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re-corking endpin socket

Discussion in 'Setup & Repair [DB]' started by CPike, Oct 4, 2009.


  1. CPike

    CPike

    May 28, 2005
    Dallas, TX
    Has anyone ever replaced the cork lining in a Goetz endpin socket? Mine is getting a bit loose but I don't want to replace the entire assembly. Is there a simple method for doing this that someone here can explain?

    Chris
     
  2. Cody Sisk

    Cody Sisk

    Jan 26, 2009
    Lilburn, GA
    Ronald Sachs Violins
  3. I have re corked my end pin grommets rather than the hole! So easy I am still laughing about it, got some old cork I kept to remove rosin from my strings, sanded it into fine cork dust on a sheet of rough sand paper and in a bowl I mixed PVA (white wood glue) in with it, sanded the part of the grommet that goes in the hole a little and applied the wet cork paste onto it, used my fingers to work it in evenly than left it for 1 day to dry near my ducted heating outlet!!! Once it was dry I smeared more PVA to seal it and waited 2 more days for it to dry! After making careful measurements of the inner and outer diameter of the hole I just sanded the access cork off! Nice and smooth and even! You must leave a few micron extra to have it tight! Got the idea from a friend hwo re corked his fishing rods!!! Beautiful. That method will work either way I guess but on the grommet it makes more sense to me! Good luck!
     
  4. arnoldschnitzer

    arnoldschnitzer AES Fine Instruments

    Feb 16, 2002
    New Mexico. USA
    On the rare occasion that I re-bush an endpin, I use thick leather, which works better and lasts way longer than cork. The leather is cut out with a plug cutter, which makes a perfect circle. The end of the endpin plug may need to be drilled out with a matching Forstner bit (which makes a flat-bottomed hole). Then the leather piece is glued in, allowed to dry, then drilled to the right size for the endpin.
     
  5. CPike

    CPike

    May 28, 2005
    Dallas, TX
    Thanks for the input, I had forgotten I had made this request last year...

    @timobee4: I'm not quite sure what you mean by "grommets" - care to post a pic of your work to show what you did?
    @Mr. Schnitzer: I like the leather idea and will try it - what is the purpose of drilling the hole with the Forstner bit? Which end of the plug is drilled, inside or out?

    Chris
     
  6. arnoldschnitzer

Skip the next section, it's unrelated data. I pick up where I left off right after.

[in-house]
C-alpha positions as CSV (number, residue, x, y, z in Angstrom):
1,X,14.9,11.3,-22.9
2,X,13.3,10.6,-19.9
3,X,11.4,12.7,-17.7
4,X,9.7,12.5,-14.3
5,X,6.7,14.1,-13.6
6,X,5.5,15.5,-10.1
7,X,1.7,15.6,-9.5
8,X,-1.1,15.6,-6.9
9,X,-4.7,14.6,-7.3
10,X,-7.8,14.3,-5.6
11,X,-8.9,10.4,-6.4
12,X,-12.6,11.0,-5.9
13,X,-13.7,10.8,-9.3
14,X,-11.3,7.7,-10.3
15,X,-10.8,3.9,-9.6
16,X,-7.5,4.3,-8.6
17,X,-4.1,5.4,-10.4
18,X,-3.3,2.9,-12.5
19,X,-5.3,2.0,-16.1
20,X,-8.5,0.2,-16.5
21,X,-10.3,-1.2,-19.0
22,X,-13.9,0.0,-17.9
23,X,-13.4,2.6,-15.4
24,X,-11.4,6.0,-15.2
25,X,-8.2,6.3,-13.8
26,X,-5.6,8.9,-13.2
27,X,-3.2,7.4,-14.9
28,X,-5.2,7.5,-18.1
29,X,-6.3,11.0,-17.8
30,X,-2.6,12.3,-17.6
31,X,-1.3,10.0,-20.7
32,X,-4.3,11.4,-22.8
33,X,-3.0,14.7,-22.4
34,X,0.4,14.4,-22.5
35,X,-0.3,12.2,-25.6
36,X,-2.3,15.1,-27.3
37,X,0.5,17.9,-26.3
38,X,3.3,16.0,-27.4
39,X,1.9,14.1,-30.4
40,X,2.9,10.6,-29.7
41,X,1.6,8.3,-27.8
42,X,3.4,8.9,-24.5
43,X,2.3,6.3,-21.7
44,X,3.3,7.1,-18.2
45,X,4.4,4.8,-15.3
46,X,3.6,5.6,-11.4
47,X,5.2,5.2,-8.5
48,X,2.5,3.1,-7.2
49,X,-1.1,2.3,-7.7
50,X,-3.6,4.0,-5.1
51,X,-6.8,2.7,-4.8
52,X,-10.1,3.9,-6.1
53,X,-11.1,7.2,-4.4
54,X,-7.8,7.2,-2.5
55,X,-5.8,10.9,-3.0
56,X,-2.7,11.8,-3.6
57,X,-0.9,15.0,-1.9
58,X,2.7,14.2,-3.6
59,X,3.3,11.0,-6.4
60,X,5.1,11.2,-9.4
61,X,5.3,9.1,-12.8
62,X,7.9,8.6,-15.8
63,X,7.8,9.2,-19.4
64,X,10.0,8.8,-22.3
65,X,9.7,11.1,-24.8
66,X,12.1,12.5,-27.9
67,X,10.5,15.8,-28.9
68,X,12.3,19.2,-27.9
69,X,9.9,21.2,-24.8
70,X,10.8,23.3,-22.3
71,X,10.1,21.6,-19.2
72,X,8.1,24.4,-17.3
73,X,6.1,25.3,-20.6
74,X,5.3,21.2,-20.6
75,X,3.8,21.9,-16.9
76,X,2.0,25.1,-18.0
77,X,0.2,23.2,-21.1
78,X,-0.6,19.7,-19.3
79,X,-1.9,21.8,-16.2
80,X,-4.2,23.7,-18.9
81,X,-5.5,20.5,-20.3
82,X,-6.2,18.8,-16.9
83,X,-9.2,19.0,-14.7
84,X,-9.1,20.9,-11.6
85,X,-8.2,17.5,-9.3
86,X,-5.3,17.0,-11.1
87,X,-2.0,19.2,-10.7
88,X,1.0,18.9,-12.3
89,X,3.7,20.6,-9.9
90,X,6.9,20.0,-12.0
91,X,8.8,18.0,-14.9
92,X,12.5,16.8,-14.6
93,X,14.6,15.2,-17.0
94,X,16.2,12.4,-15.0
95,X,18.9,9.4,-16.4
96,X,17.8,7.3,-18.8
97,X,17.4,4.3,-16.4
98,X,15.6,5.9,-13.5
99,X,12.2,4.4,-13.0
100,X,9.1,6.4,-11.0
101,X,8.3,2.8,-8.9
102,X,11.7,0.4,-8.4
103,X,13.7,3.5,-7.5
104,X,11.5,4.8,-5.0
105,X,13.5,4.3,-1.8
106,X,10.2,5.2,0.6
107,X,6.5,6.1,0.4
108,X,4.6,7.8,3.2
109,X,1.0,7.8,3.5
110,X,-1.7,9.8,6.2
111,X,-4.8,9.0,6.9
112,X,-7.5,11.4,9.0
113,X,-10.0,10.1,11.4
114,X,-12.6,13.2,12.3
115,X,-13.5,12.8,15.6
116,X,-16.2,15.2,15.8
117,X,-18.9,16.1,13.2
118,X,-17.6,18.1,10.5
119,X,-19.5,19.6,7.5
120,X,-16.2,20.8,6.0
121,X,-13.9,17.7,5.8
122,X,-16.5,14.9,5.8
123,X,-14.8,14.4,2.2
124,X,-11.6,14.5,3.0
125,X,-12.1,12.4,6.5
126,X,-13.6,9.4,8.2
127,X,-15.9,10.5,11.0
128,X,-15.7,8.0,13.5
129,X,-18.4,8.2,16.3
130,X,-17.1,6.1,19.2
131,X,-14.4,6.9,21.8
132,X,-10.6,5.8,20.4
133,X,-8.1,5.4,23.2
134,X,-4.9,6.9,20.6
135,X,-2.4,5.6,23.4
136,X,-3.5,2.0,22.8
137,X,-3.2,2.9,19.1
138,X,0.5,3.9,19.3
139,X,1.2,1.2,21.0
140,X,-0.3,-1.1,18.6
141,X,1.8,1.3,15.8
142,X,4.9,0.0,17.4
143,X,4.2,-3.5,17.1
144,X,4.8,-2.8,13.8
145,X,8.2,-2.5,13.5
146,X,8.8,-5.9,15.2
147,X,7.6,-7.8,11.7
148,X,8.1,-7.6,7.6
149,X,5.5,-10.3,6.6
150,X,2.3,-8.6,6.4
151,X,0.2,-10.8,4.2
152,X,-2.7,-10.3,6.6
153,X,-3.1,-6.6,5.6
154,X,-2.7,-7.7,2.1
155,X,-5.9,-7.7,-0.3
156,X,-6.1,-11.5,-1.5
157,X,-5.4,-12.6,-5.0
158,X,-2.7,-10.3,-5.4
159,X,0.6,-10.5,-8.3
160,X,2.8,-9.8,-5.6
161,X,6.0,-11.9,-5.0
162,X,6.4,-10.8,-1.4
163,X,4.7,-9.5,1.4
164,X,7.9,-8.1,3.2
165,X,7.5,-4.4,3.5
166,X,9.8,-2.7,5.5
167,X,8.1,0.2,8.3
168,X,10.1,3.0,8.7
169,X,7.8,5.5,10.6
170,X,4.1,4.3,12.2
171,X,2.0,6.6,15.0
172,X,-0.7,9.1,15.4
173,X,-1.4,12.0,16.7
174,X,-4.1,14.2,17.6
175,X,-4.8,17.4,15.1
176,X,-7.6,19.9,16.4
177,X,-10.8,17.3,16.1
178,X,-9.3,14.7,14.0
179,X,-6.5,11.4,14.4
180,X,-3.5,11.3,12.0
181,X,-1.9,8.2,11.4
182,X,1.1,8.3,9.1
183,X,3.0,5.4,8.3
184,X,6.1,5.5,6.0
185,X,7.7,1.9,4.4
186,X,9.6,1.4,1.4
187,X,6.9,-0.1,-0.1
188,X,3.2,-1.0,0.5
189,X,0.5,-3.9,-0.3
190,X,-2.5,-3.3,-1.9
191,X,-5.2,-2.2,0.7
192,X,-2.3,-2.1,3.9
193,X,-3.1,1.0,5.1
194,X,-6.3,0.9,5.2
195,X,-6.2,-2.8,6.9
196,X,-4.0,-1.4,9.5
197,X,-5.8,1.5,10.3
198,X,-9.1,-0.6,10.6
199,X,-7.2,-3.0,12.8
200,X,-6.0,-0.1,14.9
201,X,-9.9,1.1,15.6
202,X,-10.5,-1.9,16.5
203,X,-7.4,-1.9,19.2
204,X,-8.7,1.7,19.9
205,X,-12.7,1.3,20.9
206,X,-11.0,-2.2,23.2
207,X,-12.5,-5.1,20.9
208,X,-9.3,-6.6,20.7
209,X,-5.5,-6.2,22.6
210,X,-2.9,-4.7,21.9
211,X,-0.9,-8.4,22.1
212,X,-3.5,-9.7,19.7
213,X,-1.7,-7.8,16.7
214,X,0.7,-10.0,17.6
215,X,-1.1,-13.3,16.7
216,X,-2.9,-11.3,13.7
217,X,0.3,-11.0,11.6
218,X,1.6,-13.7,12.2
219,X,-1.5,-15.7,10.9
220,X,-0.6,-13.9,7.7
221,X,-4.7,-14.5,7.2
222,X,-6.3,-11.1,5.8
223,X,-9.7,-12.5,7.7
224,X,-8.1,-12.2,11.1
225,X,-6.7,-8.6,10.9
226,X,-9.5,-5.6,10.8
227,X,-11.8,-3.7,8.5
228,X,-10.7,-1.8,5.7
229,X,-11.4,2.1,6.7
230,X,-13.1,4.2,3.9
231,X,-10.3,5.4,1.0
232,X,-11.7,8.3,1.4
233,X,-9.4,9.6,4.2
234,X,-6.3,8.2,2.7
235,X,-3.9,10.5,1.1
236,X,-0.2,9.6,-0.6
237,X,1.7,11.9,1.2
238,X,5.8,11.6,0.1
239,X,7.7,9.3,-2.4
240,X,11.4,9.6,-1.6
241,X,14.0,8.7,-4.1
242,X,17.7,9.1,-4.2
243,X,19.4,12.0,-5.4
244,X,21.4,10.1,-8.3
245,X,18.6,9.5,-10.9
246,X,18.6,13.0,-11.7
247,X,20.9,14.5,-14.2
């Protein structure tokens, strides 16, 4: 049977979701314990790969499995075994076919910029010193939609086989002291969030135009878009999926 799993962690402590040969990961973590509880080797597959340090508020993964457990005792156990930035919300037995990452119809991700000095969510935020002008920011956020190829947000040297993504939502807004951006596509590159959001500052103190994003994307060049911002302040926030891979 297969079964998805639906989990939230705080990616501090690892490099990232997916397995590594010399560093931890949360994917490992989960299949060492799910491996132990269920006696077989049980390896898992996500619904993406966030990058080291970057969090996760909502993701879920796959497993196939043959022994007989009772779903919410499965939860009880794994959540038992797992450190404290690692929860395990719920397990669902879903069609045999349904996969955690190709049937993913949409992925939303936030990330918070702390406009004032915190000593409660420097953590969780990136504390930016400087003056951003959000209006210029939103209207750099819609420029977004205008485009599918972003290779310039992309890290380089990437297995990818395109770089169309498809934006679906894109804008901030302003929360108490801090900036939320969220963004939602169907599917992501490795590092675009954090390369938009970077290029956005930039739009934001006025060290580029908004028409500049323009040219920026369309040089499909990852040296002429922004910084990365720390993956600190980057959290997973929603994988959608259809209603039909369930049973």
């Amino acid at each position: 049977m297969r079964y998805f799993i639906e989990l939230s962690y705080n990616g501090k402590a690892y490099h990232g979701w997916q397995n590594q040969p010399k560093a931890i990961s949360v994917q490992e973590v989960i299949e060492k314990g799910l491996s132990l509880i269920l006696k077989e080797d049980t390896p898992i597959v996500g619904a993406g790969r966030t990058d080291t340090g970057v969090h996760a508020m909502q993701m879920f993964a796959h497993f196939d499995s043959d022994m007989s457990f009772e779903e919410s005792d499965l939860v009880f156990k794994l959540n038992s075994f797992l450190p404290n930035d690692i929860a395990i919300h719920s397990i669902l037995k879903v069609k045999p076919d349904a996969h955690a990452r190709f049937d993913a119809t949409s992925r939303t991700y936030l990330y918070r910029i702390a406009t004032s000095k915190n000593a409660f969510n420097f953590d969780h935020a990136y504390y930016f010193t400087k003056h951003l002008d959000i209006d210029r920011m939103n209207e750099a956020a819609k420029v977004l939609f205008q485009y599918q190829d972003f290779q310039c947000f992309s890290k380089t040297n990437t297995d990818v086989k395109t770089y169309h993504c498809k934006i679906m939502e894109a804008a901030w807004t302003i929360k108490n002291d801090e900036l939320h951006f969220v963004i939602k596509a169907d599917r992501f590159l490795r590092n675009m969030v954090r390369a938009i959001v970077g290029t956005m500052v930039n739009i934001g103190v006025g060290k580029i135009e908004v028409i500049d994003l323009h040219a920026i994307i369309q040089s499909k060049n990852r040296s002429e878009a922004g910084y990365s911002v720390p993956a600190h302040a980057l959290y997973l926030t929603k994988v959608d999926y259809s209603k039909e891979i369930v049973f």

arnoldschnitzer AES Fine Instruments

    Feb 16, 2002
    New Mexico. USA
    The reason for drilling the hole is to clean out a perfect spot for the round leather plug. This is on the outside of the endpin unit, and it's not always necessary.
     
  7. As I said after carefully measuring the hole as it tapers in just make the paste out of old cork and PVA glue (white wood glue!)few days for drying and mor glue to seal it, dry it send it to match the measurements + a little extra and just screw it in!!! Both my double basses like that and they just brilliant and totally professional, no buzzing moving like a c**k in a sock I pulled the left one out of my bass to show you so thats obviously ready done, the other one is getting sanded in the middle of the process and I am making it for a friend!

     

    Attached Files:

  8. Cody Sisk

    Cody Sisk

    Jan 26, 2009
    Lilburn, GA
    Ronald Sachs Violins
    This is not what he meant. He's looking to cork around the shaft of the endpin itself, not the socket into the instrument. Wrapping cork around that part will severely dampen your sound IMO..
     
  9. CPike

    CPike

    May 28, 2005
    Dallas, TX
    Thanks, Cody. +1 on the damping.

    @timobee4, you might wanna reconsider this repair and have a pro fix it. The endpin plug and tailblock connection is kinda crucial and shouldn't have anything squishy impeding the contact.

    Chris
     
  10. It is not in any ways squishy! Hard as the wood itself! The cork was filed into dust and mixed with glue that hardens plus sealed with the same glue again to soak it in! When it dried it was so hard that it took me ages to send it!!!! I might be wrong but I can not hear any difference and the recordings I did with it are lovely! Rings for ages, all stings are even and my luthier had a look at it saying wow! the first thing he did was to try to dig his nail in it! Good luck I said! Its snug as a bug and hard and better than sandpaper that I see lot of people using! But thank for the advice! I will now have another one turned out of hardwood (ebony) and have a look at the wave difference! If you right a slab of beer on me when you come to Australia!!! If not it was worth experimenting! :cool:

     
  11. CPike

    CPike

    May 28, 2005
    Dallas, TX
    Wow... <shakes head in bewilderment> (hmm...where to start, where to start...)
    Naa, better just keep my trap shut...
     
  12. please speak your mind! I thought my message was the sweetest and friendliest and fairest and most appreciative reply I have ever sent to anyone as I greatly valued your opinion and input I thank you again for! For me sound is everything and you definitely had a point, so I'd like to know the reason for the "shakes head in bewilderment" please tell me as I am so open and willing to take in anything.

     
  13. Cody Sisk

    Cody Sisk

    Jan 26, 2009
    Lilburn, GA
    Ronald Sachs Violins
    +1

    I might try this myself as most of us value Arnold's opinion when he's generous enough to offer it..
     

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